The Attack is an Israeli film that left me quite literally on the floor.  The subtlety of the film, and the often unexplored issues of loyalties and identities across borders and checkpoints were fascinating and explored in-depth without feeling like a lesson. There is a mystery in this film and a heartbreaking truth and questions that are never answered that make this film unforgettable. Interestingly, director Ziad Doueiri is also known for his work with Quentin Tarantino on Pulp Fiction, Reservoir Dogs and Four Rooms. Having been both nominated and won a bevy of international film festivals, the Attack is a must-see.

Nina’s Tragedies (Netflix DVD only, not streaming) reminded me of Amelie without the magical elements; it bears a certain emotional similarity that is hard to explain. Written by the immensely talented Savi Gavison and produced by someone I am proud to call my friend, the prolific Israeli producer Anat Assoulin, Nina very much has the look and feel of a French film although it is a deeply Israeli film and was shot entirely in Tel Aviv and Jaffa.  Anat just happens to be married to wildly successful Israeli filmmaker, Ari Folman, writer/director ofWaltz With Bashir, which is a masterpiece in its own right, a documentary about the Israeli/Lebanon war, filmed in rotoscope.

The Band’s Visit is one of the most charming films I have ever seen. I saw this film years ago in a small theater in San Francisco and have never forgotten it.  Given events in Egypt of the past several years, of failed revolution, bloodshed and upheaval, The Band’s Visit, about a police band that travels to Israel to play in a community center and then gets lost, leavens a region and a people that we know too little of. Full of humanity and subtlety it bears a certain resemblance to another favorite cult movie of mine, 1987′s Bagdad Cafe.

Screenwriting Video Tutorial: Jumping in Late

What exactly does “jumping in late” mean in your script?

It means get to the point already! It’s easy to think that if a man walks into the kitchen, to get coffee, that we must literally show his every move. We don’t. Movies don’t work with normal time. We can jump in to the scene to get to the meat of what happens.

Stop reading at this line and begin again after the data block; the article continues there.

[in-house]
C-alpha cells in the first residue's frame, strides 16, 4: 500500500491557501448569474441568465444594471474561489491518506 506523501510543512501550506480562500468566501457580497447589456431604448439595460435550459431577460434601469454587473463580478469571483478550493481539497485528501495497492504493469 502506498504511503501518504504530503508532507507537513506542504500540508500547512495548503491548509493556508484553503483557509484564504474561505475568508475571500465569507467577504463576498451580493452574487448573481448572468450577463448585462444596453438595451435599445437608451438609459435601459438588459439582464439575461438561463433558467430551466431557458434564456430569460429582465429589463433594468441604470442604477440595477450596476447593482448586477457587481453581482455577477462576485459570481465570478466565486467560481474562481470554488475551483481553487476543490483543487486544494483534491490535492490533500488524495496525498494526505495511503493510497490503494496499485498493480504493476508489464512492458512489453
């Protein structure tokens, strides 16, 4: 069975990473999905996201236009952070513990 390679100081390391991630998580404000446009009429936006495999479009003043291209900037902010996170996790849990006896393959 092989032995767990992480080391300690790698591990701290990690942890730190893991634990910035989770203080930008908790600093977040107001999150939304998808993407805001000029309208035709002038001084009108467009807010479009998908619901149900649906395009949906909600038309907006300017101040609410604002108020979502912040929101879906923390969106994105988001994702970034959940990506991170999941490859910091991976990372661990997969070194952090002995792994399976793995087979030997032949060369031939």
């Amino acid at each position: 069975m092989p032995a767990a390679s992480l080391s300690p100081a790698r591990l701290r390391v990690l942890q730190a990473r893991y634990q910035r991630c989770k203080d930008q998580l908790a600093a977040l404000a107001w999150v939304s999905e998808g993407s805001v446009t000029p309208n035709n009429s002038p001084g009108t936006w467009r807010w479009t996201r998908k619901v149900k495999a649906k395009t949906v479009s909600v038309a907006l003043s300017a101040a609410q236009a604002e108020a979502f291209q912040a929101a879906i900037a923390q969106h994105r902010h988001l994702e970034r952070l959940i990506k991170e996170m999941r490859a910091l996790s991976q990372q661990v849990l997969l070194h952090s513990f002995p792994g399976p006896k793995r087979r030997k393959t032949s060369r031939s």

See if this video tutorial helps make that clearer for you.


Social Green Lights

skepticalIs the woman on the left interested in what you are saying? Or is she skeptical?

How can you tell?


I find that very often creatives live very much inside of their own heads.  WE know what we are doing and creating and thinking about.  But sometimes we are called upon to explain it to someone else.

For most creatives, myself included, translating complicated stories or projects or technologies to someone else is really a challenge.

But we labor under an assumption and that assumption is that we will be doing all the talking.  Read “Death to the Elevator Pitch’ for more on that. 

But – how do you know whether your listener is interested? How do you know when you should pause, slow down or maybe even stop explaining?

You must be an observer of social signals – of social green and red lights.

Red Lights are things like:

  • A loss of eye contact – with you or even in your general direction, that lasts for more than a few seconds.
  • A distinct lack of questions or comments about what you are saying.
  • Body language: is your listener leaning away from you? Do they have his or her arms over their chest? Are they shifting in their seat frequently?

Your listener is disengaged. Maybe completely – they just don’t like your idea. Or maybe because you have momentarily confused them or lost their interest.

So what do you do? How do you reverse the situation?

Be observant. Notice that the level of engagement has changed. Slow down, change it up and ask a question like:

-Does that make sense to you?

-Do you have any questions?

Or you might shift to a different focus of your story or project, you might compare it to something the listener is already familiar with, you might say:

-in Taken, when Liam Neeson turns the tables on the kidnappers, I really want to use that dynamic in my story because….


-in the same way that Twitter started small and was a strange innovation that surprised everybody, I want to…

Now you have introduced a new element, something that your listener can possibly comment on or relate to.

If you see a red light, a change in the engagement of your listener, as subtle as body language or as overt as eye contact, see this as an opportunity to get your listener back on the page by asking a question and engaging him or her in the conversation. Does he or she use Twitter? Wasn’t Taken an exciting film? Change it up and renew the engagement before proceeding.

Don’t, whatever you do, just soldier on when you seem to have lost the interest or engagement of your listener.